4. I just want to say that there has been reports of Ketoacidosis with a Ketogenic type diet, unlike what you have said. As per Up to Date inc. Which is the latest up to date research. People who folllow a very strict high protein low carb diet and lose large amounts of weight ( which we often see with these diets) that is they lose more than the recommended healthy 2lbs a week may be at risk for ketoacidosis. I have also discussed this diet with several of the dietitians I work with as many of my patients are asking about it and none of them recommend it! I must say that any diet that puts hot dogs as a “safe” food should really make people wonder…

    • This is simply not true. Ketosis and ketoacidosis are not the same.

      Ketosis, a natural and healthy phenomenon and common on a low-carb diet. Ketoacidosis is a symptom of uncontrolled diabetes and is completely different.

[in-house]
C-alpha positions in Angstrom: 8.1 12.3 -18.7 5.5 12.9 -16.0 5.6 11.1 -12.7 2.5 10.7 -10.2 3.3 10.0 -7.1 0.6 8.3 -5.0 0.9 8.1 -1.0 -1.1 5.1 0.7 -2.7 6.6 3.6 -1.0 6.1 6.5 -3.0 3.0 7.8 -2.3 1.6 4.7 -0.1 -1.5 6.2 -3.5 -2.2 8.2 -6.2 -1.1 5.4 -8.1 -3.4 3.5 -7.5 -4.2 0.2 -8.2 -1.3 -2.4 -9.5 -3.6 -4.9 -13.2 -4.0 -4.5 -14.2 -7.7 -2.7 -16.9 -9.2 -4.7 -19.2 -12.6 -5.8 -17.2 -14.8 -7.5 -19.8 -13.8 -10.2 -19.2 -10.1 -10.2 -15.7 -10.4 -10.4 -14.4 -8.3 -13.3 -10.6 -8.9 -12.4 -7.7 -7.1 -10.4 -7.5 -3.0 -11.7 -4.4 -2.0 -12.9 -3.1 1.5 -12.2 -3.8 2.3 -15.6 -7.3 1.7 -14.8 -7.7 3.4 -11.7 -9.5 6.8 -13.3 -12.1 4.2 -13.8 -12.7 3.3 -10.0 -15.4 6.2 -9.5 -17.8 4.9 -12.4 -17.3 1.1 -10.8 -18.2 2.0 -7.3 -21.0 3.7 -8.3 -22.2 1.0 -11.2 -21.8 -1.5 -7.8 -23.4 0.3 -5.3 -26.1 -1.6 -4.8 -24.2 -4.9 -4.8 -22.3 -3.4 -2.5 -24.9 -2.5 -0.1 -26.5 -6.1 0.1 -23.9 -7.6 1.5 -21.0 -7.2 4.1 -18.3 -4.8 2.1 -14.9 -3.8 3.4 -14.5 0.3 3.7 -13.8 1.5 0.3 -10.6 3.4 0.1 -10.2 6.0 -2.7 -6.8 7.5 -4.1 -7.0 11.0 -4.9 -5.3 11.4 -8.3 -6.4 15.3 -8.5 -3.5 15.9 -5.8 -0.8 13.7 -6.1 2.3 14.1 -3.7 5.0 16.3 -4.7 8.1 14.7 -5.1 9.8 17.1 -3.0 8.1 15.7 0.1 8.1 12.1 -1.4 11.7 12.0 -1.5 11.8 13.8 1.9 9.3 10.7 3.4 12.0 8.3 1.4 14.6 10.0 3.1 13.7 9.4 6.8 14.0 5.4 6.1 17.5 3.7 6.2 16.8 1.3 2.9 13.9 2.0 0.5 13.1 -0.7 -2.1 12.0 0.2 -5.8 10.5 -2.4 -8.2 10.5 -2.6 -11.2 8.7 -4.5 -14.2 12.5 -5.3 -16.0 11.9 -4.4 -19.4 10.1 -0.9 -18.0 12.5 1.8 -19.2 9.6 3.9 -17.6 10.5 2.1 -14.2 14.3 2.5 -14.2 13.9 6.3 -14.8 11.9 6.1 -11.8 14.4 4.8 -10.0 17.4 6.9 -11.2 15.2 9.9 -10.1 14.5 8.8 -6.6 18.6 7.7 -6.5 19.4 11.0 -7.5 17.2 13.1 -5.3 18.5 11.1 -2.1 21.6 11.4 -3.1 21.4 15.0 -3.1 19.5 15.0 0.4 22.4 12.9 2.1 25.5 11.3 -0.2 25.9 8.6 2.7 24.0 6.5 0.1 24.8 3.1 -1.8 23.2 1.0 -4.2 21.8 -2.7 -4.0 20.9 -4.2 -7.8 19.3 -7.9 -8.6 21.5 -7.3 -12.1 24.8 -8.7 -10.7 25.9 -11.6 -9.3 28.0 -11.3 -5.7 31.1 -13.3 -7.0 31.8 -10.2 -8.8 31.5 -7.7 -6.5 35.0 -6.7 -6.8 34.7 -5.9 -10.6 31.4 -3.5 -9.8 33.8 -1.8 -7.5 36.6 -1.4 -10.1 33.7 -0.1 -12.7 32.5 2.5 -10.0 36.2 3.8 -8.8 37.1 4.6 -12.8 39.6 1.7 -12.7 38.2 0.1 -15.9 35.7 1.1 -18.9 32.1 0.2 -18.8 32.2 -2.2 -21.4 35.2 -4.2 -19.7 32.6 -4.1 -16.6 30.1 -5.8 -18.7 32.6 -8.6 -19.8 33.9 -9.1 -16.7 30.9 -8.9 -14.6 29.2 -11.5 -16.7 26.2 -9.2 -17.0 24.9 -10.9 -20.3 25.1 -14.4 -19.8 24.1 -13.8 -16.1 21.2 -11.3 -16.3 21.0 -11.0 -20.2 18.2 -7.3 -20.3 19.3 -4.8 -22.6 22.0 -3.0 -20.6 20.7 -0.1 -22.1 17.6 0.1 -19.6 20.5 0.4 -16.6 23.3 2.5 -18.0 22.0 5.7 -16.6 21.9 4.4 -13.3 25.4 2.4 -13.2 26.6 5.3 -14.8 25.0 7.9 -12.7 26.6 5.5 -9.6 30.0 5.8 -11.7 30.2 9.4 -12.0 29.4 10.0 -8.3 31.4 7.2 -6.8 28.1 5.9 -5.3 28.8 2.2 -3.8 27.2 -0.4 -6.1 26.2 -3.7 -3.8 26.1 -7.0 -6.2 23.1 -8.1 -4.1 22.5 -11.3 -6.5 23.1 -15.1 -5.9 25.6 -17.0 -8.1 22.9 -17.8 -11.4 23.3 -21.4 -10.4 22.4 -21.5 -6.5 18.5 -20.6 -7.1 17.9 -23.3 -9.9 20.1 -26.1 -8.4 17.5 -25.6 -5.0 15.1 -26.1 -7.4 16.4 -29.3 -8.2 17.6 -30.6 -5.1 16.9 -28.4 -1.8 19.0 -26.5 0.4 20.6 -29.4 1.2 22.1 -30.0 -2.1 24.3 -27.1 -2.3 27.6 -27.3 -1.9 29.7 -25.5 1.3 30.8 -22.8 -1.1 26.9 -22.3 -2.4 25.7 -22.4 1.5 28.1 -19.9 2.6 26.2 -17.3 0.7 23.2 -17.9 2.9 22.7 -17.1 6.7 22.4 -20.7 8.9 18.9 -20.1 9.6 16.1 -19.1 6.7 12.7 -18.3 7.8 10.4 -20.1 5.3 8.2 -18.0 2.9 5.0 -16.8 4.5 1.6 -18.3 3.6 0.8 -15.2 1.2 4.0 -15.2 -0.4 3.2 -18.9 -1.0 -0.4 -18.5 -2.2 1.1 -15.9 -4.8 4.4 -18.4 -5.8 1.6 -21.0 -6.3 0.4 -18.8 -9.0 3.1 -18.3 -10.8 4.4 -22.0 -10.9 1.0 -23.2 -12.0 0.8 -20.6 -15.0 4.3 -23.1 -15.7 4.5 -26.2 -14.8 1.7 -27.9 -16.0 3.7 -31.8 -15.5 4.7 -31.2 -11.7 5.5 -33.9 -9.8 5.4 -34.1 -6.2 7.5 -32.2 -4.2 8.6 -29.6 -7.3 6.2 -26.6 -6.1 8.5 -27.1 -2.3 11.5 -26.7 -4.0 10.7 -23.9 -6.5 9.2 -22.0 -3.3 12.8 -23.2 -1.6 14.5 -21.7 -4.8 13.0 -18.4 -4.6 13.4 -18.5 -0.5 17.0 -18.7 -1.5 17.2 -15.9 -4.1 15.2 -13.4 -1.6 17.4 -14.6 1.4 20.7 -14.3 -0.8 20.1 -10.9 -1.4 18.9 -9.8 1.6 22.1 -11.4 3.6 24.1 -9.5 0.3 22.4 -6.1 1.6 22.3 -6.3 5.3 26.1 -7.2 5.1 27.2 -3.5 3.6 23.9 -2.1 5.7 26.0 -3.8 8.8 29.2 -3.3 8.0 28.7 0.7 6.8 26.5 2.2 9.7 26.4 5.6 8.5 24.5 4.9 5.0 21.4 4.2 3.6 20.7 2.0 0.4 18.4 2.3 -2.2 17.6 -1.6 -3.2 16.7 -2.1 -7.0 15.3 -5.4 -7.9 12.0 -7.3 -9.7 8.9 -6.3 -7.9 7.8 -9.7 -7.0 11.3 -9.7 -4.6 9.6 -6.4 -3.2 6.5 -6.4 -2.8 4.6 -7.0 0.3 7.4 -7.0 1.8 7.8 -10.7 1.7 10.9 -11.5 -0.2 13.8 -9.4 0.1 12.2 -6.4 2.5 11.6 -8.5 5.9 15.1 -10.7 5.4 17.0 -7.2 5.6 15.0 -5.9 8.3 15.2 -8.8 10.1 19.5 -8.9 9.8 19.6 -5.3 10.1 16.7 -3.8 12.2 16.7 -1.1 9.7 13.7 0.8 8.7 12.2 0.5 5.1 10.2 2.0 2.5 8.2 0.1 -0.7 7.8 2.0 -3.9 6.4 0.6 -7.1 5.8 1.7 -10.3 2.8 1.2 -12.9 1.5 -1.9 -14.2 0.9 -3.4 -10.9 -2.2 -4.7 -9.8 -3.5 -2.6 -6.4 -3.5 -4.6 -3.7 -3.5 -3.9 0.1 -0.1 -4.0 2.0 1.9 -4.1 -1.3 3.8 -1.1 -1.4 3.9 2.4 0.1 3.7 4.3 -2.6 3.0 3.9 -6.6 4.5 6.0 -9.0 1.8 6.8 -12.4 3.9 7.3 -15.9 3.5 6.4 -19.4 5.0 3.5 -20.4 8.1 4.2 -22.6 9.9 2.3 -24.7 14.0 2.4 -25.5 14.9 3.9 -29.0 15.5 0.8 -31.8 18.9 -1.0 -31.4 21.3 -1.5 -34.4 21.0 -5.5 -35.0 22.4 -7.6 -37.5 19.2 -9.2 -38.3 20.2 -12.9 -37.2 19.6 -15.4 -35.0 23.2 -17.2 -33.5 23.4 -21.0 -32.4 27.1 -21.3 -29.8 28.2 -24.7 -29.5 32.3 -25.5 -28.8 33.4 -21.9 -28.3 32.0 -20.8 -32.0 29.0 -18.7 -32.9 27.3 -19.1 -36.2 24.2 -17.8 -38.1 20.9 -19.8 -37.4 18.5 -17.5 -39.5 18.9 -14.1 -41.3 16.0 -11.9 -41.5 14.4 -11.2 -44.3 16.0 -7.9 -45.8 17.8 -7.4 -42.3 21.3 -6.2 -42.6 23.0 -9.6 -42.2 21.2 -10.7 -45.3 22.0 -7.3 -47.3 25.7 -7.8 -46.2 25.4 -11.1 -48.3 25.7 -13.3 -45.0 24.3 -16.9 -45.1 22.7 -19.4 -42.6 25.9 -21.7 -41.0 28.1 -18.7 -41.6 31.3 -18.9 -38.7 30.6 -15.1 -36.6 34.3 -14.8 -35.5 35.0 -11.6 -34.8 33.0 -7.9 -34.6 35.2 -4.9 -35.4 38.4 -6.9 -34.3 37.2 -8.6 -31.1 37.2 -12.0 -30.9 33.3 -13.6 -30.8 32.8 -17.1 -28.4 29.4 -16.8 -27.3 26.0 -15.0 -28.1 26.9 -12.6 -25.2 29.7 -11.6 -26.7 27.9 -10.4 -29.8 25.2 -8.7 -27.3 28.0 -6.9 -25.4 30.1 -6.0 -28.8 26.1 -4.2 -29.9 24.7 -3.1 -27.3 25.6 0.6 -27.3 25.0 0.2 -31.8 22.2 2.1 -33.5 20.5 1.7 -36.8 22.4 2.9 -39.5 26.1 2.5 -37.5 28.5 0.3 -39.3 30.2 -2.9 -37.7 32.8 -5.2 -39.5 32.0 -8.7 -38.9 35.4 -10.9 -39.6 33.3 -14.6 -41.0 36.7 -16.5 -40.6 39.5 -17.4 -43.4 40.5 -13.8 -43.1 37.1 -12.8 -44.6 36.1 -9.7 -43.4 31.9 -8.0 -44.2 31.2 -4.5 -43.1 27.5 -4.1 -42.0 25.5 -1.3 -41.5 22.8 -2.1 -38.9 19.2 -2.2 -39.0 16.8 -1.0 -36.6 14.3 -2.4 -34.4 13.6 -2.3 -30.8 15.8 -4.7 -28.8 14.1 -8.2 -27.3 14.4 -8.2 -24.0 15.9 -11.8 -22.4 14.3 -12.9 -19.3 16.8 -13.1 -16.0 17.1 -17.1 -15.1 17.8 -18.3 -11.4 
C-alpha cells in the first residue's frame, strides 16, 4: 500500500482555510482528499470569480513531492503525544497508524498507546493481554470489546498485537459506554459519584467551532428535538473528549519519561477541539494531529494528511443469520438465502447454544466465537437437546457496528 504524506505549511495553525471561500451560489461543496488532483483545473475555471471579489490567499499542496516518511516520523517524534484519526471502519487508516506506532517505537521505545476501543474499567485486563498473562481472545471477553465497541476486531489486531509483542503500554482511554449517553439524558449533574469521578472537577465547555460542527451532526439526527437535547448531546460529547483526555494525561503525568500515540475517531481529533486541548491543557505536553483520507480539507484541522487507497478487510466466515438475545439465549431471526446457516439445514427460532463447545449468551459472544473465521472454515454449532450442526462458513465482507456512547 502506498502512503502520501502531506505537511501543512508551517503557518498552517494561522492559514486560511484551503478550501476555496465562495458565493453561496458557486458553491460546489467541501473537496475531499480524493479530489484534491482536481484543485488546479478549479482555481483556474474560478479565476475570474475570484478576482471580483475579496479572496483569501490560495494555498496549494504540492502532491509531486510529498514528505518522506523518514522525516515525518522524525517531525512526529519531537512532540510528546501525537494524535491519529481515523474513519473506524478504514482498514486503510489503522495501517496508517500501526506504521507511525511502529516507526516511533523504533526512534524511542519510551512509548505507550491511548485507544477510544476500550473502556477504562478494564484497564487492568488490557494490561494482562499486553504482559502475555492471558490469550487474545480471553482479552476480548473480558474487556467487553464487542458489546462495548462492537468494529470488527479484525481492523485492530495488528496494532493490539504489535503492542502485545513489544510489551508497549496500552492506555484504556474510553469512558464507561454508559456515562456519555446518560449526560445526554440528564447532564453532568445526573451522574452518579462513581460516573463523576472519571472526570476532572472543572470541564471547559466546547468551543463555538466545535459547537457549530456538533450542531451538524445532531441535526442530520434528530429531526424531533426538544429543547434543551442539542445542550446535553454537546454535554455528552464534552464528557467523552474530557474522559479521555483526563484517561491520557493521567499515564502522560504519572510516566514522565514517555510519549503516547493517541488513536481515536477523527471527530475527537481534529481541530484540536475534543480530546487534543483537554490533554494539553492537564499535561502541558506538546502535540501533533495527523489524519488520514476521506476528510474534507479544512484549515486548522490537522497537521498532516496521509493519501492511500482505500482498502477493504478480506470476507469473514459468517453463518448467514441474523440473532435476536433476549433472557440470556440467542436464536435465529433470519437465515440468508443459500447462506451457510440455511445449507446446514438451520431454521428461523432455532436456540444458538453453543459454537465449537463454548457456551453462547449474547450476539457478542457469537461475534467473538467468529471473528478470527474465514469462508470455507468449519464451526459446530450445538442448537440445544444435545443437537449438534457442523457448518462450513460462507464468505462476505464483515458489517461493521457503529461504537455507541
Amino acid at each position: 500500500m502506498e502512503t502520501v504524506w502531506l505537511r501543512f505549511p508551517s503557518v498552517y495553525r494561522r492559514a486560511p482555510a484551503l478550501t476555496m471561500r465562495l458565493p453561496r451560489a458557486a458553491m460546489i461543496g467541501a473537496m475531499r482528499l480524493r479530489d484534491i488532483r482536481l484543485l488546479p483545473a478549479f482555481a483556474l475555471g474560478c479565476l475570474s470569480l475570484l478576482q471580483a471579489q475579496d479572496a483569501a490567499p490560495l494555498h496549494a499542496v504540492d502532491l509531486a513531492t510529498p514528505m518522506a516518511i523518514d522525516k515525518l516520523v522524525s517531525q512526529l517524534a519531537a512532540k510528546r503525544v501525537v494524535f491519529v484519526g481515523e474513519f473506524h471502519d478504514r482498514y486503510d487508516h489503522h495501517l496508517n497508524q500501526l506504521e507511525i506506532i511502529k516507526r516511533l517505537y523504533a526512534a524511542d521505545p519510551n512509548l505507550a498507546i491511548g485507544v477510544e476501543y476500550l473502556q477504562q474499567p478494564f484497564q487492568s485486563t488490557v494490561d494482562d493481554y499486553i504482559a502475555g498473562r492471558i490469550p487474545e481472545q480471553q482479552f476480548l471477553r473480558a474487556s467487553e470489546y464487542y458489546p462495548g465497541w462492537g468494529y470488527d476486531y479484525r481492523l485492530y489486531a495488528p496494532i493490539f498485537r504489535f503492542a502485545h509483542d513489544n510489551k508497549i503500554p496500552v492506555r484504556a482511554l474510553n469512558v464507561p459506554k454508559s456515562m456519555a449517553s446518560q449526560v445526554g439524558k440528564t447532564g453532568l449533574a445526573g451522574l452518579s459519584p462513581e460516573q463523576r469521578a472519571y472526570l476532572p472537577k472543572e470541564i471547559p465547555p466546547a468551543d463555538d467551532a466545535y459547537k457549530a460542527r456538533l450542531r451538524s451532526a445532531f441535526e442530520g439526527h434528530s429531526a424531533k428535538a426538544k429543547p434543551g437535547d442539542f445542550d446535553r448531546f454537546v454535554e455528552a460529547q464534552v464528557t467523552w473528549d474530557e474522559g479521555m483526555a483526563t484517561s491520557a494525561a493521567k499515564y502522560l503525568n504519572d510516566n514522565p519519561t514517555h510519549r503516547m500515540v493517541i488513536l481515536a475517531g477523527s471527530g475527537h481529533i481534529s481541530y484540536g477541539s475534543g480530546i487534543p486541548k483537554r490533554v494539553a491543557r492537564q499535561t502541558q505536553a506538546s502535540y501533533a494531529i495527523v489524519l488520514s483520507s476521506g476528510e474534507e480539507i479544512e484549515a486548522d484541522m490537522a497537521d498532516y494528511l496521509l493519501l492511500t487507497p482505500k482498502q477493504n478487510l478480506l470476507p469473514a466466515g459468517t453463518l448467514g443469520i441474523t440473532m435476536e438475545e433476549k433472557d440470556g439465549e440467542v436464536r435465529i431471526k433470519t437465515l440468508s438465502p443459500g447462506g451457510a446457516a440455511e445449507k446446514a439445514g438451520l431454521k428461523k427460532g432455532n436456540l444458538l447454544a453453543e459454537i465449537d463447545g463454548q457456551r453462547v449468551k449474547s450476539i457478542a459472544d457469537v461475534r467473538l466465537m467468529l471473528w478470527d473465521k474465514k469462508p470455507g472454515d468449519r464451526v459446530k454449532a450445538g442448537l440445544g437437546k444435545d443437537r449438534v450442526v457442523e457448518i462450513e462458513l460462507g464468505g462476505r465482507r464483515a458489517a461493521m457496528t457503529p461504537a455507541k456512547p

I never said anything about hot dogs.

  5. No, you did not say anything baout hot dogs, however if you look at the “safe” foods for the diet list- hot dogs are on it.

    It is not the same thing- and ketoacidosis is very rare in non Type 1 diabetes, but it CAN happen. There have been documented cases of 3 people who have went into ketoacidosis from rapid weight loss on a high protein diet. Now it may have been related to the weight loss and not the diet itself, however it did happen.
    The diet was introduced as an epilepsy prevention and was often not followed due to the many side effects from it, I see you listed a few- however the list is much longer.
    Also I question any diet that requires supplements in order to prevent nutritional defiencies. A true healthy balanced diet should not cause a nutrional deficiency.

  6. As I stated here are the adverse effects i think people shoul dbe made aware of everything before they start on these ‘fad” diets and make sure they do proper research.
    ADVERSE EFFECTS — Dietary treatments for epilepsy are neither healthy nor free of potential side effects. A substantial proportion of patients who have a substantial benefit in seizure reduction on the diet discontinue the diet early because of intolerance [66,86].